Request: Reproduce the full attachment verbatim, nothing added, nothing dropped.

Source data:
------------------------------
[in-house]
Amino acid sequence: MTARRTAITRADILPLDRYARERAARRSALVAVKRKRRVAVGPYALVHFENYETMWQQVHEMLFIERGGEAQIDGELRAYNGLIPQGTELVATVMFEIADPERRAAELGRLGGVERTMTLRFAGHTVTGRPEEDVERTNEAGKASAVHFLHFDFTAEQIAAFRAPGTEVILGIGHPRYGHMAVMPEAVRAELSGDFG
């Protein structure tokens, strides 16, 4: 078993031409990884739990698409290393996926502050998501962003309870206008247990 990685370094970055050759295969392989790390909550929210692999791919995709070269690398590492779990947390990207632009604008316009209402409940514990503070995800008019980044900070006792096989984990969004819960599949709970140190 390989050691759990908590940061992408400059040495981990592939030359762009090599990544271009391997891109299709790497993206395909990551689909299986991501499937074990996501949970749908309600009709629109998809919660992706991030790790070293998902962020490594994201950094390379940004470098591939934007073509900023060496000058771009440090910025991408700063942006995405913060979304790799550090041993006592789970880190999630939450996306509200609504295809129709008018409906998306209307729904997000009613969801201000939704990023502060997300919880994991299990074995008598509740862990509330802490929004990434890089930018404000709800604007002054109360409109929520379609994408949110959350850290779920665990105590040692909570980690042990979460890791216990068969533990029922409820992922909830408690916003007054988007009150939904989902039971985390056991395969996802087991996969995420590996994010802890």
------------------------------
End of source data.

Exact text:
[in-house]
Amino acid sequence: MTARRTAITRADILPLDRYARERAARRSALVAVKRKRRVAVGPYALVHFENYETMWQQVHEMLFIERGGEAQIDGELRAYNGLIPQGTELVATVMFEIADPERRAAELGRLGGVERTMTLRFAGHTVTGRPEEDVERTNEAGKASAVHFLHFDFTAEQIAAFRAPGTEVILGIGHPRYGHMAVMPEAVRAELSGDFG
């Protein structure tokens, strides 16, 4: 078993031409990884739990698409290393996926502050998501962003309870206008247990 990685370094970055050759295969392989790390909550929210692999791919995709070269690398590492779990947390990207632009604008316009209402409940514990503070995800008019980044900070006792096989984990969004819960599949709970140190 390989050691759990908590940061992408400059040495981990592939030359762009090599990544271009391997891109299709790497993206395909990551689909299986991501499937074990996501949970749908309600009709629109998809919660992706991030790790070293998902962020490594994201950094390379940004470098591939934007073509900023060496000058771009440090910025991408700063942006995405913060979304790799550090041993006592789970880190999630939450996306509200609504295809129709008018409906998306209307729904997000009613969801201000939704990023502060997300919880994991299990074995008598509740862990509330802490929004990434890089930018404000709800604007002054109360409109929520379609994408949110959350850290779920665990105590040692909570980690042990979460890791216990068969533990029922409820992922909830408690916003007054988007009150939904989902039971985390056991395969996802087991996969995420590996994010802890």